• New-EmailAddressPolicy -Organization ORGANIZATIONNAME -NameDOMAINNAME -EnabledEmailAddressTemplate SMTP:@NEWDOMAIN -RecipientFilter {((UserPrincipalName -like '*@NEWDOMAIN') -and (Alias -ne $null))}

Completed Example:

Removing an Organization (Remove-Organization)

 In order to remove an Organization from Exchange 2010 multi-tenant you must first delete all mailboxes from the organization. You can delete most of them through the ECP (Exchange Control Panel), but you will still be left with the administrator mailbox you are using, DiscoverySearchMailbox, and some others.

First you must find your organization you want to remove. You can do this by typing:

  • Get-Organization

Next you want to remove all mailboxes from the organization. Like I said above you can delete most of them using ECP or you can remove all the mailboxes quickly by typing:

  • Get-Mailbox-Organization"<ORG NAME HERE>"| Remove-Mailbox

Now that all mailboxes are removed you can type this to remove the organization: 

  • Remove-Organization -Identity "<ORG NAME HERE>"

Give it a minute and you should be able to do another Get-Organization and notice that your organization is gone! I took a picture for your viewing pleasure: 


Exchange 2010 SP1 Multi-Tenant (Step 3 of 3)

Configuring Mailflow


Here is the issue. If you use DNS to route your mail then you will have a problem with sending emails between organizations. In order to make this work you must create a send connector that routes the traffic to and from the organizations. Another way to solve this problem is to use a smart host:

New-SendConnector -Name "Internet" -Usage "Custom" -AddressSpaces "SMTP:*;1" -IsScopedConnector $false -SmartHosts x.x.x.x,x.x.x.x -DNSRoutingEnabled $false -SmartHostAuthMechanism "None" -UseExternalDNSServersEnabled $false -SourceTransportServers "Exchange Server"

New Send Connector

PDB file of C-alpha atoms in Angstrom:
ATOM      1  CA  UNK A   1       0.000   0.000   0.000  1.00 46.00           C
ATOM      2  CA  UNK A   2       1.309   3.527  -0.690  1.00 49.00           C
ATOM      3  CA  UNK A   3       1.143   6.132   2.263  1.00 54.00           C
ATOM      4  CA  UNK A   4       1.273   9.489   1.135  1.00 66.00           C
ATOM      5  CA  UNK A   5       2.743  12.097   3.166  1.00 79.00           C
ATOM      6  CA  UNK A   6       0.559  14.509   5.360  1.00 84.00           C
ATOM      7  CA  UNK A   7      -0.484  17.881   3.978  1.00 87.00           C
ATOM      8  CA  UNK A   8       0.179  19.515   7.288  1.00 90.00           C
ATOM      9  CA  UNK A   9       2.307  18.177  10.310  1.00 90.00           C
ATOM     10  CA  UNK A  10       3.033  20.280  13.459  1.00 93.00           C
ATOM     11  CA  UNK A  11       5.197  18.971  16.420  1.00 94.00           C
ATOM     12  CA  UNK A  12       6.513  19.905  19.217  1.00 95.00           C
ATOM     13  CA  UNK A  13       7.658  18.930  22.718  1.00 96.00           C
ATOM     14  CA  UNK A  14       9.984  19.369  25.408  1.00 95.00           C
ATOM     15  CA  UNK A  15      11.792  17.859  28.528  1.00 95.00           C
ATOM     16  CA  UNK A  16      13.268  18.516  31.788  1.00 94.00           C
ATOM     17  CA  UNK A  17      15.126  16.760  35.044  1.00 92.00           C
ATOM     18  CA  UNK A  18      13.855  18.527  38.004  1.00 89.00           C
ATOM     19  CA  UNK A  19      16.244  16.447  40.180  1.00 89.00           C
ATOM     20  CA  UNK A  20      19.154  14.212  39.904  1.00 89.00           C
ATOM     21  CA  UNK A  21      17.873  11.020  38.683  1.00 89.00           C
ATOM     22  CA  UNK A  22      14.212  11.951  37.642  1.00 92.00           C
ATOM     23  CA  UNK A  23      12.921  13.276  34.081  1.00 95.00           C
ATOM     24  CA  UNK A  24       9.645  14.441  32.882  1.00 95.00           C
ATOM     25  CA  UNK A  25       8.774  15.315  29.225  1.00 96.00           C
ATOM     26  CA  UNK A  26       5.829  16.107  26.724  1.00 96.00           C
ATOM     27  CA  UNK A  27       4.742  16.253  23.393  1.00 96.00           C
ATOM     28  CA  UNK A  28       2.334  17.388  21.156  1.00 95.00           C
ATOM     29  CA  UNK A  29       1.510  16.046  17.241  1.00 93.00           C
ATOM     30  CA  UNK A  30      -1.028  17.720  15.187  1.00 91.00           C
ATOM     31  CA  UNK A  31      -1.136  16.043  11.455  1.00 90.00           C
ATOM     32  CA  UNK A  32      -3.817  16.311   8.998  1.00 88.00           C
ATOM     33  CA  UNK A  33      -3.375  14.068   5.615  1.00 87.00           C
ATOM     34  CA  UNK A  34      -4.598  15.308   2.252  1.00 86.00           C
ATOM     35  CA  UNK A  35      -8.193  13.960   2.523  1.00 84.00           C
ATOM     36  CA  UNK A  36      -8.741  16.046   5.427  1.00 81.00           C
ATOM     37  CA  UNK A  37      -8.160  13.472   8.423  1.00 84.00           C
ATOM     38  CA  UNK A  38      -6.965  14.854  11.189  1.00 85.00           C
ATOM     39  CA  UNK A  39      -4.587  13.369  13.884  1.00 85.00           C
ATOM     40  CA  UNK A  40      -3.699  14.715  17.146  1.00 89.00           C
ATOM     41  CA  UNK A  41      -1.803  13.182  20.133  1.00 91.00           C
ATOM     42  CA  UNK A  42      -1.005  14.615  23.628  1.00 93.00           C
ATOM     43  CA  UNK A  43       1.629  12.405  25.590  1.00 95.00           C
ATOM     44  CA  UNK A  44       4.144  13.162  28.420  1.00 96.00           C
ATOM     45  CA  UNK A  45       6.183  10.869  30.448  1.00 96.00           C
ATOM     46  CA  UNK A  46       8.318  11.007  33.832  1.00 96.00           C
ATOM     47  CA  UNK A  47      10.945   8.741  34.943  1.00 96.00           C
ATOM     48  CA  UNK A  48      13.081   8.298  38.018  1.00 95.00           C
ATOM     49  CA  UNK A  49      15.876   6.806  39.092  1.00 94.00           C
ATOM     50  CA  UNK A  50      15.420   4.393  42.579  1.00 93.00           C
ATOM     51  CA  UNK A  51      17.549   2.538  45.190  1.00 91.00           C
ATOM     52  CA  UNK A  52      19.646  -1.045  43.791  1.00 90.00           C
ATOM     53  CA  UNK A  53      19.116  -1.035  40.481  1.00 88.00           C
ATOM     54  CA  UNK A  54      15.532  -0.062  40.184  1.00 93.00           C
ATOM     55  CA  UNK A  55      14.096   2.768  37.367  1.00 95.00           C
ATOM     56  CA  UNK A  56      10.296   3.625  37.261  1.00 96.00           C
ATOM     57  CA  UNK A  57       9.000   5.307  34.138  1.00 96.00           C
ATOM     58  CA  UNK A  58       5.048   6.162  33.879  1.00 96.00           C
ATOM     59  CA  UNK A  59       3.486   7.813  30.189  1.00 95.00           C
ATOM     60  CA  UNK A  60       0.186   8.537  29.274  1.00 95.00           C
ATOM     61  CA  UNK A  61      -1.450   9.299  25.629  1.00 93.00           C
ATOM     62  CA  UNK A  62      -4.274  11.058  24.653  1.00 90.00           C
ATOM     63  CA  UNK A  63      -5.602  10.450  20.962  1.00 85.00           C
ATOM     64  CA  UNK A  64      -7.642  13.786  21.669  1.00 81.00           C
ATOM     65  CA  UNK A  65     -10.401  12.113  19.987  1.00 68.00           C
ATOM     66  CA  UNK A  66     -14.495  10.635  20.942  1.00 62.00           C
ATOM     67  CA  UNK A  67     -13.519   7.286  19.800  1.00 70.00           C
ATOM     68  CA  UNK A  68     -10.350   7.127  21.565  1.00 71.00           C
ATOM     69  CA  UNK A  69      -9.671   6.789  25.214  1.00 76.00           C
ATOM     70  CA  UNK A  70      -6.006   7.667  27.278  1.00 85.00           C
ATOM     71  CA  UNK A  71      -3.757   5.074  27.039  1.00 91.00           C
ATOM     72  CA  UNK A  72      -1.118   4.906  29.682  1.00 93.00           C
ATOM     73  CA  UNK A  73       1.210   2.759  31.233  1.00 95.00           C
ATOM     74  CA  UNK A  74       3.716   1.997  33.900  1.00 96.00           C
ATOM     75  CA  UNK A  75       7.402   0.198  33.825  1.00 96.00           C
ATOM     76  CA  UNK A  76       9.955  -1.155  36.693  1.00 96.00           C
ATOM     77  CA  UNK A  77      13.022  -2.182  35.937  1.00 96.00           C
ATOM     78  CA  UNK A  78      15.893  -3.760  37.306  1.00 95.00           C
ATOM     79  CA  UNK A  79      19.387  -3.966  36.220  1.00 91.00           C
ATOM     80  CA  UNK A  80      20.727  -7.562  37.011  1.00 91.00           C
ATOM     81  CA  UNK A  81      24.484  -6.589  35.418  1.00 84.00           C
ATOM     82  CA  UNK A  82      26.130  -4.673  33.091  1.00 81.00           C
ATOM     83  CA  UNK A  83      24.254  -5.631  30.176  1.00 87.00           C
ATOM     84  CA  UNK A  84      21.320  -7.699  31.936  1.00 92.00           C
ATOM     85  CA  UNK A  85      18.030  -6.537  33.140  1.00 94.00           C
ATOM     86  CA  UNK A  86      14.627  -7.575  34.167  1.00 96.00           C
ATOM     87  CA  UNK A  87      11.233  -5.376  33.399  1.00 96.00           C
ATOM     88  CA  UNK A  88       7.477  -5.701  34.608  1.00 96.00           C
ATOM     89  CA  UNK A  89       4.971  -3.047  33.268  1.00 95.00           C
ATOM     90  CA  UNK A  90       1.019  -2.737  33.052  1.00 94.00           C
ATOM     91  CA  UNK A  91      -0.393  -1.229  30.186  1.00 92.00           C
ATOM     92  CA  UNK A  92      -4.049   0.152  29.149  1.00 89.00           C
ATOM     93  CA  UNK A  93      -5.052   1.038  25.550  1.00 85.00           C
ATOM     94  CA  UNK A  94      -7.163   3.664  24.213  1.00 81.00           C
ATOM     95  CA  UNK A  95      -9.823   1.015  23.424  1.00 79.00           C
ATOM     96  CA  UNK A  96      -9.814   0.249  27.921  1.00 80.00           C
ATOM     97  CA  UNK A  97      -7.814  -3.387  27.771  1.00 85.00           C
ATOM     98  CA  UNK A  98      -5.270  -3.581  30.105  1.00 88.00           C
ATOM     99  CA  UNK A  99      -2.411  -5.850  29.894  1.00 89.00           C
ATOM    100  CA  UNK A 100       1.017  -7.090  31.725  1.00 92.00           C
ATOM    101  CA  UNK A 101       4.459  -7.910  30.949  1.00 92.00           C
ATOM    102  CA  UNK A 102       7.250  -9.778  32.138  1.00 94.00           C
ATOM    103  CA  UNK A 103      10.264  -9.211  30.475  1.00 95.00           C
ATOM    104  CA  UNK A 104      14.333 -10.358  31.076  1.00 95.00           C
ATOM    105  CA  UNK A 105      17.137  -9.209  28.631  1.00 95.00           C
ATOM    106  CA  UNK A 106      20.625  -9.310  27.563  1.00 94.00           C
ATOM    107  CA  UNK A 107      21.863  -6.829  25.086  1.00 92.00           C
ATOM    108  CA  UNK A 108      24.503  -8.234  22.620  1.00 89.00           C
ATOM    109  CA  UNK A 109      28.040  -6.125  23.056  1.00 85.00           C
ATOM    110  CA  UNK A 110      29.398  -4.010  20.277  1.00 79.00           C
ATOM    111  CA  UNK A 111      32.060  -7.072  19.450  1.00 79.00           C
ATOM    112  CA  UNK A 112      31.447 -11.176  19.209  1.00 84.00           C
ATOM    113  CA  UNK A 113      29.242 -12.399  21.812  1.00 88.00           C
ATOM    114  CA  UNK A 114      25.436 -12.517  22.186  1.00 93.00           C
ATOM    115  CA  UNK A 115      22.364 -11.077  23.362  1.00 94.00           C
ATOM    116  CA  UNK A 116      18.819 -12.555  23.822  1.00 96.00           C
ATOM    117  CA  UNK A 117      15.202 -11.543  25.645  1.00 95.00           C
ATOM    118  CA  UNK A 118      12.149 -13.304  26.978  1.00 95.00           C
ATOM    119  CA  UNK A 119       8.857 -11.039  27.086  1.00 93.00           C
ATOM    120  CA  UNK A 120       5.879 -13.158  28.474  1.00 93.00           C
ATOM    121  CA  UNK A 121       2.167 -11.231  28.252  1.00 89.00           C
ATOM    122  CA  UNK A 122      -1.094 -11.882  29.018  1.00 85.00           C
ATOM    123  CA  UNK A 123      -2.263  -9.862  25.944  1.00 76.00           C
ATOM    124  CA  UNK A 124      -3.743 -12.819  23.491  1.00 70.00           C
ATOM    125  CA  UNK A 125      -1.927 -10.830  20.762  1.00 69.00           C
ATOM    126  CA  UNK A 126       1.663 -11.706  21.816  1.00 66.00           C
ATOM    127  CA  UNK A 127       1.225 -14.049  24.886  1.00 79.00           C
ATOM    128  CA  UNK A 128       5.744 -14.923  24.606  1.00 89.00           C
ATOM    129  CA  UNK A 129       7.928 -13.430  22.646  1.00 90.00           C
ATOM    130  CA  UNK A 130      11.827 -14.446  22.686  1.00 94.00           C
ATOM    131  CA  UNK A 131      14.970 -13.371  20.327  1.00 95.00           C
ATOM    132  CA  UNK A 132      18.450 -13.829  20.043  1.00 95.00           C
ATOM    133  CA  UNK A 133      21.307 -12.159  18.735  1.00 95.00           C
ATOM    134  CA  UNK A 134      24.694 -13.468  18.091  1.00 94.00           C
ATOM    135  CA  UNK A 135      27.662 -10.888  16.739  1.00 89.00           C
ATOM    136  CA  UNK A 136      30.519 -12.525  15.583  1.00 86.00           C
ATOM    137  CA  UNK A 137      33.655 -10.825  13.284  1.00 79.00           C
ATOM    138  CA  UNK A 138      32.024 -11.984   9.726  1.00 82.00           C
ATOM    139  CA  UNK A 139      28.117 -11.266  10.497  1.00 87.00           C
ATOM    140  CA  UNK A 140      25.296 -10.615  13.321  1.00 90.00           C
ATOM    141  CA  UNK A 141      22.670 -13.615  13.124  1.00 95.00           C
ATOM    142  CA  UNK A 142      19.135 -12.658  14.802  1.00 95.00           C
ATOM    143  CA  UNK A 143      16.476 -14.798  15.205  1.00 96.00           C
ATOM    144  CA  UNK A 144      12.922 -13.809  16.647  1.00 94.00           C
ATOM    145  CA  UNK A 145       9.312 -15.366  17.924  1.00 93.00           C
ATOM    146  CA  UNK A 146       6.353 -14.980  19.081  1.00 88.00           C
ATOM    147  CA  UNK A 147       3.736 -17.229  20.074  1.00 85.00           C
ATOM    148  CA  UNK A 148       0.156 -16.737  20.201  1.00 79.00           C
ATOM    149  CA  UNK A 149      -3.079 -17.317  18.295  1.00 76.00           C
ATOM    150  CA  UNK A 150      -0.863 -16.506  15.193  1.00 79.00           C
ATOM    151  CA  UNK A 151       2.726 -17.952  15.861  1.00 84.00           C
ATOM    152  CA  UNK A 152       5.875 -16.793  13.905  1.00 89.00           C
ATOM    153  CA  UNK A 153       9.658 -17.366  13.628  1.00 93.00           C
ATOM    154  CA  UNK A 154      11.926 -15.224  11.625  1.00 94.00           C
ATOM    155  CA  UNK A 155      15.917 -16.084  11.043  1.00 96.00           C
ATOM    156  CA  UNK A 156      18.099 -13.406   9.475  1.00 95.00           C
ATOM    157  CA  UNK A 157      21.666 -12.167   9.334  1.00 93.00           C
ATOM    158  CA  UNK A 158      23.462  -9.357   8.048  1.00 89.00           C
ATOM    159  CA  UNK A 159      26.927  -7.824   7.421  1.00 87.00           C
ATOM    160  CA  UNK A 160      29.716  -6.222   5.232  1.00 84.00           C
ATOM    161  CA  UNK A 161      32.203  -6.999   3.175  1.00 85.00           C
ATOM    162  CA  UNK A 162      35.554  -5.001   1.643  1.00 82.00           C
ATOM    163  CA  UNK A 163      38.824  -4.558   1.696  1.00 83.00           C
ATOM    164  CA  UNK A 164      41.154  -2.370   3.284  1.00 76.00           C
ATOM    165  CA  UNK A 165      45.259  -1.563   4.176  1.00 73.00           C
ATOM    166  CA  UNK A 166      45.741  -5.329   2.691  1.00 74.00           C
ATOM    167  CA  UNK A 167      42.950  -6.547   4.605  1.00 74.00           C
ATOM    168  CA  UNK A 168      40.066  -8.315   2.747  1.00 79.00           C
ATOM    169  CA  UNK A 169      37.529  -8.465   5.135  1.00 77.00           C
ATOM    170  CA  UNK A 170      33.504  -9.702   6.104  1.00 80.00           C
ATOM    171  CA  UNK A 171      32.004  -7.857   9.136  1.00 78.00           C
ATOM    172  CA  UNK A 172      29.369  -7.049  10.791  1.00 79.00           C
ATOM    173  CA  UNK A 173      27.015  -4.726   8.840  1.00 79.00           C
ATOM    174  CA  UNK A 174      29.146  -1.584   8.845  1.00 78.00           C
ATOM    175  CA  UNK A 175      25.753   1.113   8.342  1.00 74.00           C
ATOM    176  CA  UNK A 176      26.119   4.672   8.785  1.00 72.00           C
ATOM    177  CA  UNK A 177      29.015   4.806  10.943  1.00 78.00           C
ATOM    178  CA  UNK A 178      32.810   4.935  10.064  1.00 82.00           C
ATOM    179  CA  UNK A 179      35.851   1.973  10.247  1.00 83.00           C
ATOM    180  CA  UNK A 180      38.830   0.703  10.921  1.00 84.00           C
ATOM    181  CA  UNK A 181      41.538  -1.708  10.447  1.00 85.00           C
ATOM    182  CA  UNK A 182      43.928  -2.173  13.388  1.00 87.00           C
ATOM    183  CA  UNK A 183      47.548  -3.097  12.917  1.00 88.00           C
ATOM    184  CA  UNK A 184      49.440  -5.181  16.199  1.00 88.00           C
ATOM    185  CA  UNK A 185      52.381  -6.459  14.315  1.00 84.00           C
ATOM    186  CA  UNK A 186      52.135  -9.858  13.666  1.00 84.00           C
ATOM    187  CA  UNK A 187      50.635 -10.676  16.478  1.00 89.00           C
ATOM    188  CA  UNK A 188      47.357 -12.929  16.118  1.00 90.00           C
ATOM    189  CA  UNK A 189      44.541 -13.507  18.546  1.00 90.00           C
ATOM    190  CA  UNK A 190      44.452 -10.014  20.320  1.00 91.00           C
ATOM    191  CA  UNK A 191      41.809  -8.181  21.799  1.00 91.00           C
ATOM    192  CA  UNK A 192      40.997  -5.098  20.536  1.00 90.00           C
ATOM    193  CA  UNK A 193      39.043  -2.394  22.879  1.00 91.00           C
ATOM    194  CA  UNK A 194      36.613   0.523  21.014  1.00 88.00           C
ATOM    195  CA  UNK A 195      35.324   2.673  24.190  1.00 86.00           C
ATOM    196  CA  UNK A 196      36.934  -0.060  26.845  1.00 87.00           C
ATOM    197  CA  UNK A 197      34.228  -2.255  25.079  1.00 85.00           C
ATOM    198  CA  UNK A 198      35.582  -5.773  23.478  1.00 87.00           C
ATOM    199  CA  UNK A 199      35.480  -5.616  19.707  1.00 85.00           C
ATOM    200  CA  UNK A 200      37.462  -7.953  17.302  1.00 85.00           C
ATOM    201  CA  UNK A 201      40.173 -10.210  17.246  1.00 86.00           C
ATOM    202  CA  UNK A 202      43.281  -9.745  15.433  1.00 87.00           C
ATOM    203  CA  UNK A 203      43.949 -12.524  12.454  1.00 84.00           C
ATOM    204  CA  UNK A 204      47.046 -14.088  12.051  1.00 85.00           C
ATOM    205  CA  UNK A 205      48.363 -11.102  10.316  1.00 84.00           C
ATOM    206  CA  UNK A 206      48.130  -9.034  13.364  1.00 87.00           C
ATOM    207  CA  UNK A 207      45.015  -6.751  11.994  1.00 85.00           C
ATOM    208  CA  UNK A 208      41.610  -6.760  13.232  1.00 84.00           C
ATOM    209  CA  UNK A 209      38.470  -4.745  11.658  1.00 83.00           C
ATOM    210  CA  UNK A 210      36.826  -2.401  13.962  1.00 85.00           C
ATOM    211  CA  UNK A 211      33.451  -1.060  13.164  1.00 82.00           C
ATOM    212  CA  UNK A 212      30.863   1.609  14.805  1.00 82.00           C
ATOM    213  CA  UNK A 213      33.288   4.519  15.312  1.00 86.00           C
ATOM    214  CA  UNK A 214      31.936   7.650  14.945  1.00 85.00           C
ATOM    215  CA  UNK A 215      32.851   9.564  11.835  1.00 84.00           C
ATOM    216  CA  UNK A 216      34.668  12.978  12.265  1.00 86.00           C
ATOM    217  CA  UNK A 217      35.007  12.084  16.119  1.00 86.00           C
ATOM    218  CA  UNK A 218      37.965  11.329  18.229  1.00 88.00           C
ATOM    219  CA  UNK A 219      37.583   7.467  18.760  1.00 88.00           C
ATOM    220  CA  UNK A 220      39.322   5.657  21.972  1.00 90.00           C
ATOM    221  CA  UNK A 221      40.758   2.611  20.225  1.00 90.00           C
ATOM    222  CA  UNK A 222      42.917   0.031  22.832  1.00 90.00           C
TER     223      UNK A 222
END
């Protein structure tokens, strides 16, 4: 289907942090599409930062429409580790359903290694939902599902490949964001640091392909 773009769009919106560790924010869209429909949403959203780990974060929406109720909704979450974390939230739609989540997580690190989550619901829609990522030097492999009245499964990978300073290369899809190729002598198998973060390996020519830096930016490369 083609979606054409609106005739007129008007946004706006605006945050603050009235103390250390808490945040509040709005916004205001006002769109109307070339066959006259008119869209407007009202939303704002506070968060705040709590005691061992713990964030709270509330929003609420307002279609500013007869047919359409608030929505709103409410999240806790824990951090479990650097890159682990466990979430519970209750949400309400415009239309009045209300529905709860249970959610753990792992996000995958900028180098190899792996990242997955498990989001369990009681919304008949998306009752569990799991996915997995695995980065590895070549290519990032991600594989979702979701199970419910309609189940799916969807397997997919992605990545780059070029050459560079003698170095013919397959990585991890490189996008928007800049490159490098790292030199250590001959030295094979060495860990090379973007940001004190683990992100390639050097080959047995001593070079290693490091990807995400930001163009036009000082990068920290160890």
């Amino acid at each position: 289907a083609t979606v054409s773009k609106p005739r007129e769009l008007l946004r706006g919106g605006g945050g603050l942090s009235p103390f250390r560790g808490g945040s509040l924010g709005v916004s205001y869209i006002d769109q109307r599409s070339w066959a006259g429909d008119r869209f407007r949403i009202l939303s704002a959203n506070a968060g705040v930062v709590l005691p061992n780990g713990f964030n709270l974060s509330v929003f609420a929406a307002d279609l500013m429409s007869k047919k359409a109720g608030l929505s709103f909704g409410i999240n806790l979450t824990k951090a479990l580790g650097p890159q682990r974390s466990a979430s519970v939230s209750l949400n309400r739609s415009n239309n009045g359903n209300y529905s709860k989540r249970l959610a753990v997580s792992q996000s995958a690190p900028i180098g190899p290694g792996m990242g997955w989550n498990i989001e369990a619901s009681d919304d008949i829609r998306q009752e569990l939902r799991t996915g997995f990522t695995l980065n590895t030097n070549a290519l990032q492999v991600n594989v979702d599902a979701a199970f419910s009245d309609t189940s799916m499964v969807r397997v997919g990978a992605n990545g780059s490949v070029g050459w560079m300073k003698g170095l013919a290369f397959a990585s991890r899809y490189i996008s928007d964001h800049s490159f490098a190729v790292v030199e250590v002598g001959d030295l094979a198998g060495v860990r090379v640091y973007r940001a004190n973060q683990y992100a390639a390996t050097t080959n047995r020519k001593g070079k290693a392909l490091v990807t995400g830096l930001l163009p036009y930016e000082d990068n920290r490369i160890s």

Receive Connector:


Now we must tick the Anonymous box on the default receive connector so internet users can send to the Exchange Server:

Set-ReceiveConnector -PermissionGroups 'AnonymousUsers, ExchangeUsers, ExchangeServers, ExchangeLegacyServers' -Identity 'LABDCEX\Default LABDCEX'

Receive Connector


Setting External FQDN


Our next step will be to make sure we put the external FQDN on all of the virtual directories.



Exchange 2010 SP1 Multi-Tenant (Step 2 of 3)

Creating New Organizations

Hosted Exchange uses “Service Plans” to control what organizations have access to what features. With service plans you can turn features on or off like POP, MAPI, ActiveSync, and even mailbox sizes. So open Windows Explorer and browse to:

c:\Program Files\Microsoft\Exchange Server\V14\ClientAccess\ServicePlans

You will notice that there are sample service plans and CSV files called “ServicePlanHostingRemap”. It is very important you do not use the samples because they can be replaced with updates. Just simply copy a sample and rename it. Then open the HostingRemap file and put in something for the ProgramId and OfferId. The last one is for the name of the filename.

Service Plan

Next you will want to go to the Exchange Shell to create a new organization. So type:


  • $c = Get-Credential
  • New-Organization -Name "My Lab Domain" -DomainName -Location en-US -ProgramId Lab -OfferId 2 -AdministratorPassword $c.password

New Organization



The Parameters:


Exchange 2010 SP1 Multi-Tenant (Step 1 of 3)

Finally Microsoft has came out with Exchange server that could
support multiple organizations without the need of HMC or manually
making changes in ADSIEDIT or Active Directory. I have actually not
used HMC before but found that trying to segregate address list and
GALs manually in Exchange 2007 was a pain.

What is not available

  • Exchange Management Console

  • Public Folders

  • Unified Messaging Server role (can install on different machine)

  • GalSync

  • Federation

  • Business-to-Business features such as cross-premises message
    tracking and calendar sharing

  • IRM

  • Outlook 2003 support

  • Edge Transport Server role

  • Same forest upgrade from Exchange 2007

  • Resource forest

  • Parent-child domains

  • Discontiguous namespace

  • Disjoint namespace

I know that most get upset at the Exchange Management Console not
being available anymore but I find that the shell commands are really
simple and easy (especially with the help of Google and Microsoft
help pages).

You can still easily create new users/mailboxes using the Exchange
Console Panel through OWA. We will get to that in a little bit.